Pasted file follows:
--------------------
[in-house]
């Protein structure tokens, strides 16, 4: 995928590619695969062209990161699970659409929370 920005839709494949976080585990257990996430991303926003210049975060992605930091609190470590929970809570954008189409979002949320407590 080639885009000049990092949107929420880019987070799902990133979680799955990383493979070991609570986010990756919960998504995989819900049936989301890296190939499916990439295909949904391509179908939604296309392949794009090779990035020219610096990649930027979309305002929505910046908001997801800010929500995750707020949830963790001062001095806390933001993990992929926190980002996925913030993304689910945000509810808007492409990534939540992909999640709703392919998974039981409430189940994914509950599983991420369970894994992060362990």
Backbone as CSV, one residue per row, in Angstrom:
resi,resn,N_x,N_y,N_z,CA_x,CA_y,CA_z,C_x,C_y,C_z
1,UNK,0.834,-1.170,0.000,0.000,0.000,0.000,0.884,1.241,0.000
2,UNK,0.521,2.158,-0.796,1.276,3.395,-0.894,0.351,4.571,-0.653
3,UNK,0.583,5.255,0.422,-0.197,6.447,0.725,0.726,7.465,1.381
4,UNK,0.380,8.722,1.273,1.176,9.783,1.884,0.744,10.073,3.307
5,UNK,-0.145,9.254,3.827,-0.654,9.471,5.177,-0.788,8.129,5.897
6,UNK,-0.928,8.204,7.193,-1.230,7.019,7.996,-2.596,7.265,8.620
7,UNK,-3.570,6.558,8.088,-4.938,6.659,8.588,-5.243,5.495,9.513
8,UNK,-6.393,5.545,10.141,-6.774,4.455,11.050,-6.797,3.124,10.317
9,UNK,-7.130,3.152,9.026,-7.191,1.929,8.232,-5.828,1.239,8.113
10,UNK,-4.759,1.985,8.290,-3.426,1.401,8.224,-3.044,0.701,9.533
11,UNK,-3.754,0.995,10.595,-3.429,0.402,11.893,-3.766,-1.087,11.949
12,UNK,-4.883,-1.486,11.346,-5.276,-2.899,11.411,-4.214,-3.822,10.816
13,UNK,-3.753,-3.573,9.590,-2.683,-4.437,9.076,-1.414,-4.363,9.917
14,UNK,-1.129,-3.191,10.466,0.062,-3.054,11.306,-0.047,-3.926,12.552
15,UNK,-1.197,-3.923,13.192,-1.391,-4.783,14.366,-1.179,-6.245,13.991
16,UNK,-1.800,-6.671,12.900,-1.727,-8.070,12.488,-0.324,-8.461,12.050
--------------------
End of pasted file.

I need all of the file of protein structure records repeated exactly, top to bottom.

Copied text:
[in-house]
């Protein structure tokens, strides 16, 4: 995928590619695969062209990161699970659409929370 920005839709494949976080585990257990996430991303926003210049975060992605930091609190470590929970809570954008189409979002949320407590 080639885009000049990092949107929420880019987070799902990133979680799955990383493979070991609570986010990756919960998504995989819900049936989301890296190939499916990439295909949904391509179908939604296309392949794009090779990035020219610096990649930027979309305002929505910046908001997801800010929500995750707020949830963790001062001095806390933001993990992929926190980002996925913030993304689910945000509810808007492409990534939540992909999640709703392919998974039981409430189940994914509950599983991420369970894994992060362990």
Backbone as CSV, one residue per row, in Angstrom:
resi,resn,N_x,N_y,N_z,CA_x,CA_y,CA_z,C_x,C_y,C_z
1,UNK,0.834,-1.170,0.000,0.000,0.000,0.000,0.884,1.241,0.000
2,UNK,0.521,2.158,-0.796,1.276,3.395,-0.894,0.351,4.571,-0.653
3,UNK,0.583,5.255,0.422,-0.197,6.447,0.725,0.726,7.465,1.381
4,UNK,0.380,8.722,1.273,1.176,9.783,1.884,0.744,10.073,3.307
5,UNK,-0.145,9.254,3.827,-0.654,9.471,5.177,-0.788,8.129,5.897
6,UNK,-0.928,8.204,7.193,-1.230,7.019,7.996,-2.596,7.265,8.620
7,UNK,-3.570,6.558,8.088,-4.938,6.659,8.588,-5.243,5.495,9.513
8,UNK,-6.393,5.545,10.141,-6.774,4.455,11.050,-6.797,3.124,10.317
9,UNK,-7.130,3.152,9.026,-7.191,1.929,8.232,-5.828,1.239,8.113
10,UNK,-4.759,1.985,8.290,-3.426,1.401,8.224,-3.044,0.701,9.533
11,UNK,-3.754,0.995,10.595,-3.429,0.402,11.893,-3.766,-1.087,11.949
12,UNK,-4.883,-1.486,11.346,-5.276,-2.899,11.411,-4.214,-3.822,10.816
13,UNK,-3.753,-3.573,9.590,-2.683,-4.437,9.076,-1.414,-4.363,9.917
14,UNK,-1.129,-3.191,10.466,0.062,-3.054,11.306,-0.047,-3.926,12.552
15,UNK,-1.197,-3.923,13.192,-1.391,-4.783,14.366,-1.179,-6.245,13.991
16,UNK,-1.800,-6.671,12.900,-1.727,-8.070,12.488,-0.324,-8.461,12.050